Three Stories, 2019.
This Spring, Olsen Gruin will present The Roaring Daze, a solo exhibition by Los Angeles based artist Paul Davies. This body of work explores the connection between Davies’ Australian heritage and his adopted home, California. The title is a play on Henry Lawson’s 1889 gold rush poem. Joining this new group of works is Davies’ painting, Built Landscape I, on loan from the Palm Springs Art Museum. The Roaring Daze will be on view at Olsen Gruin from May 17 – June 16, 2019.
Selected photos from Davies’ prolific collection are enlarged and meticulously hand cut into screens through which paint is brushed in layers onto the canvas. The screens are contrasted with freehand brush marks which Davies explains “were in part guided by Joan Didion’s The White Album, stories of old and new California, told from memory and historical fact.” Davies’ paintings are open-plan spaces of architecture and landscape. The subjects interlock with one another in bright hues and invite a multitude of readings rather than a straightforward narrative.
East West Coast 1, 2019.
These hand-cut screens also serve as templates for bronze and wood sculptures in the exhibition, the latter of which can be manipulated by the viewer’s hand to play with the notion of positive and negative space. Here, the rationality of architectural form is contrasted with the freedom of abstraction and refers directly back to the way in which the paintings were produced.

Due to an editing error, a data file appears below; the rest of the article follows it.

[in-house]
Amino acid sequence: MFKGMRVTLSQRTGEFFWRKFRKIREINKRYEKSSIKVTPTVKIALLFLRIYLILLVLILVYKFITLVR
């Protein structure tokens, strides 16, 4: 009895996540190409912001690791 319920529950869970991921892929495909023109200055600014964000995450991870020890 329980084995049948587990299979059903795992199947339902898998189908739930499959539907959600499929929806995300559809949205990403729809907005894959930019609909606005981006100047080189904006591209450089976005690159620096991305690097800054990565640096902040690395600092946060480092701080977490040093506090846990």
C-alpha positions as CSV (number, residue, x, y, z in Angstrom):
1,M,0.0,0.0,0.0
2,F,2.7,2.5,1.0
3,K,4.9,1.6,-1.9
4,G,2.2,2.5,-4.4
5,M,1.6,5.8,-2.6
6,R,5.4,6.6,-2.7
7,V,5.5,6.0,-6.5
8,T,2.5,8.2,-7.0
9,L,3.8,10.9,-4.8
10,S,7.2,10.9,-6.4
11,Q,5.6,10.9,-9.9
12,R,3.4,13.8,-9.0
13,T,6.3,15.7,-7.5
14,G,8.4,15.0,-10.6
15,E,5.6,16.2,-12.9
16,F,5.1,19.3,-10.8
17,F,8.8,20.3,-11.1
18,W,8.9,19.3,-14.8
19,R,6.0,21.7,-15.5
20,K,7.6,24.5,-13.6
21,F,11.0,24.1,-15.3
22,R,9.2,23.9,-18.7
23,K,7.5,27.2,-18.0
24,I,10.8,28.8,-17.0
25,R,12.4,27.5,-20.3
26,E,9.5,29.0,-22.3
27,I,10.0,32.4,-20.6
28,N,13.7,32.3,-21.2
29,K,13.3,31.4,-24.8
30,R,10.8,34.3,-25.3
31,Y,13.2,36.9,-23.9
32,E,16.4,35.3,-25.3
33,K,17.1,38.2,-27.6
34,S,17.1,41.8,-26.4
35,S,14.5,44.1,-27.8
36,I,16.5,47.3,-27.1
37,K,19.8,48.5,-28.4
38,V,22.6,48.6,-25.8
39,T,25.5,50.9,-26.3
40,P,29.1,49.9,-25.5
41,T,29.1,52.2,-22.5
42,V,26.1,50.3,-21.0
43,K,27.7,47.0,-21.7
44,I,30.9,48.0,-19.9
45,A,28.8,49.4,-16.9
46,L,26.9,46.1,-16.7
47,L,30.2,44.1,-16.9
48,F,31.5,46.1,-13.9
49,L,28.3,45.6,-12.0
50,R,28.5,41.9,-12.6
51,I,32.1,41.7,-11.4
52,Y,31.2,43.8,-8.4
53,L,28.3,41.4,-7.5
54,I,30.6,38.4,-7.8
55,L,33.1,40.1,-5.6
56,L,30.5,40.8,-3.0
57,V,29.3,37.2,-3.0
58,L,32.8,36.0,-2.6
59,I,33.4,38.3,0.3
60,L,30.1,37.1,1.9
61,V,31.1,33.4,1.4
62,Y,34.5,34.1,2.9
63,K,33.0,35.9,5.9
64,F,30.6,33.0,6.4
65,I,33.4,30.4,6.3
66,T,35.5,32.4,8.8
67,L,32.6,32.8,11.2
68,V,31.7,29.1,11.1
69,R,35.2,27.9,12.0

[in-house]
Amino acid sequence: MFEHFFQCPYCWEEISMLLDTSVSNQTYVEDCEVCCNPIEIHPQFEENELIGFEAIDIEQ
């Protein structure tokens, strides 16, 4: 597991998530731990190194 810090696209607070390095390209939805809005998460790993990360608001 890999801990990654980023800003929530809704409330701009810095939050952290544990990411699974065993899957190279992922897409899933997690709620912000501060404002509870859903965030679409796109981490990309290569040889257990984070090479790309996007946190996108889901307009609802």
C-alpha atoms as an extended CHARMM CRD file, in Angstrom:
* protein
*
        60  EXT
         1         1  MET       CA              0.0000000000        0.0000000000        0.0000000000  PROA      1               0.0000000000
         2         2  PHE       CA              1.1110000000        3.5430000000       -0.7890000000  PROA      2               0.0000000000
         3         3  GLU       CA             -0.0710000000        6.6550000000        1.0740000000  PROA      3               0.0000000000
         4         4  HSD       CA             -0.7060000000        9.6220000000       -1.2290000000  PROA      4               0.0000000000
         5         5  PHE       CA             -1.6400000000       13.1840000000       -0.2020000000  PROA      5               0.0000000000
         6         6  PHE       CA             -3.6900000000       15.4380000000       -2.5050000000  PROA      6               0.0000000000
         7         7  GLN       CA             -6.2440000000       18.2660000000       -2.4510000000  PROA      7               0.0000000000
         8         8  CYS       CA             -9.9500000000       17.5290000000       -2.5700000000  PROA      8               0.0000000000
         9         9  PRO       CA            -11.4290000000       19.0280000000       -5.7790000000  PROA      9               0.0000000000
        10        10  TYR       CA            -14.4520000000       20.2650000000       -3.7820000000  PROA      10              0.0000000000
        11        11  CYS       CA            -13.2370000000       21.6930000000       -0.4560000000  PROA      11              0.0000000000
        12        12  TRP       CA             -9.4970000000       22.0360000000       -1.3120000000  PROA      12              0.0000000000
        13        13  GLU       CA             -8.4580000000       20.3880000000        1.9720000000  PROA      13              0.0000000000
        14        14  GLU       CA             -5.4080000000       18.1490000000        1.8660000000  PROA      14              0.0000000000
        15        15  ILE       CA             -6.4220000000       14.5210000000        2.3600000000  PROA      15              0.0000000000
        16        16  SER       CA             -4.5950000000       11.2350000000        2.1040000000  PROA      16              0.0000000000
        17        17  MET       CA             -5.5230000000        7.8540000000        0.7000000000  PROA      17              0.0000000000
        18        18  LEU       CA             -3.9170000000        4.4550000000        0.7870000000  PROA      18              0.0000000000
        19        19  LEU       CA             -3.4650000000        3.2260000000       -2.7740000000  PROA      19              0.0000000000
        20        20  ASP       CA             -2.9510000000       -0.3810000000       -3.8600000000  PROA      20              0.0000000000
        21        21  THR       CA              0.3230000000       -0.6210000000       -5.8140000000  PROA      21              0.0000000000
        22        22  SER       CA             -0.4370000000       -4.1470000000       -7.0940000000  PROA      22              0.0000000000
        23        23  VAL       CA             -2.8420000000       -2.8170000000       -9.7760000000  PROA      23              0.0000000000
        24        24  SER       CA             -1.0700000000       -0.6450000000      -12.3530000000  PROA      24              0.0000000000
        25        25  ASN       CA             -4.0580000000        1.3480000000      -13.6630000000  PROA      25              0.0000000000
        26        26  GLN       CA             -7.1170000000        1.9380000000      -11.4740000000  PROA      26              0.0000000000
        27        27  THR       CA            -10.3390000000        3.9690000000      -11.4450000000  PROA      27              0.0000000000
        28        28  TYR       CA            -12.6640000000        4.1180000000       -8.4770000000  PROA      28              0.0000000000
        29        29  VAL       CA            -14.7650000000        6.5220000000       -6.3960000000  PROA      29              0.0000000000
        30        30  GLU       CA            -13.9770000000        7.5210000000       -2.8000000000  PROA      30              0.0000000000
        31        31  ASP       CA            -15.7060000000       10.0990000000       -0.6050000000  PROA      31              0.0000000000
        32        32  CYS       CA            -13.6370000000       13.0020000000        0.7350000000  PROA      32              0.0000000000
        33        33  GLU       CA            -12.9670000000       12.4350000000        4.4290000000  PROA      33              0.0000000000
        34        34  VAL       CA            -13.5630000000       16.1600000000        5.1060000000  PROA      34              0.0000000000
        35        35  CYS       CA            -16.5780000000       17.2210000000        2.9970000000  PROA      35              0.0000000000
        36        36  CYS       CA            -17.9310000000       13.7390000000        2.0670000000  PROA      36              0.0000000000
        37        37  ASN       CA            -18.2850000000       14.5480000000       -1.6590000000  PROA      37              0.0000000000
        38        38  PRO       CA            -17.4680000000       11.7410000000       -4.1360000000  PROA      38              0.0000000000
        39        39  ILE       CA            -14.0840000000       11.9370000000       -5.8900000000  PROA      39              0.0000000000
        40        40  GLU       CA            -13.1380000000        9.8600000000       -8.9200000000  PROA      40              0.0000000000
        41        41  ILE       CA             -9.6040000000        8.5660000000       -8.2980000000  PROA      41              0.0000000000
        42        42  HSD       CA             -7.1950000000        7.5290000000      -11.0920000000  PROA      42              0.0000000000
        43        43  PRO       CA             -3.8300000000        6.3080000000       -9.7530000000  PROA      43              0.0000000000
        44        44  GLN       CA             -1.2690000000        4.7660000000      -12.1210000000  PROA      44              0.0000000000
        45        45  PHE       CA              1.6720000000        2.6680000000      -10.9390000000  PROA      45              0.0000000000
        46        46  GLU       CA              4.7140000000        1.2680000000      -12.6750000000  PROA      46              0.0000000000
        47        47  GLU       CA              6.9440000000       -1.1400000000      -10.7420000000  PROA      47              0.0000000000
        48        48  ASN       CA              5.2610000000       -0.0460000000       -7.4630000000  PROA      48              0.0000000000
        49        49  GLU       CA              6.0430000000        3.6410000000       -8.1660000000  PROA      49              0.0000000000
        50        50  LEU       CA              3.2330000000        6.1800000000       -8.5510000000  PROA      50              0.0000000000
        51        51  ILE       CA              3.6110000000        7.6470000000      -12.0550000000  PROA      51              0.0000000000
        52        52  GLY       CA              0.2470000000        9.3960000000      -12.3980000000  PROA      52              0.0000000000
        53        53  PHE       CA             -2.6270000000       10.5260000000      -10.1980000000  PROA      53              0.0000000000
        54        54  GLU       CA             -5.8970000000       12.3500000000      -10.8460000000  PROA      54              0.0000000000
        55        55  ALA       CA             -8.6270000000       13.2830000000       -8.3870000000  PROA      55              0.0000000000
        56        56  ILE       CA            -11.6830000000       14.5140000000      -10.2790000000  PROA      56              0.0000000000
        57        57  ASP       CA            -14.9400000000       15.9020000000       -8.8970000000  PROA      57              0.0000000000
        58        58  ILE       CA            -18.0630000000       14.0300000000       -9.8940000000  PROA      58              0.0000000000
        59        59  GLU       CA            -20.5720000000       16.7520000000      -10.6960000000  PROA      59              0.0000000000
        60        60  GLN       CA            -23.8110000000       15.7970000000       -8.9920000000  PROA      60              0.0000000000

Limbo Landscape, 2016-2019.
Davies then takes the screens’ use a step further by placing them over light-sensitive pieces of paper and exposing them under direct sunlight to produce one-off photograms. The title of these works describes the location, time, temperature and duration of exposure, alluding to a rejection of the instantaneous nature of photography today. This component of Davies’s practice began on a residency awarded by the Frank Lloyd Wright School of Architecture Phoenix, the works from which were acquired by the Scottsdale Museum of Contemporary Art.
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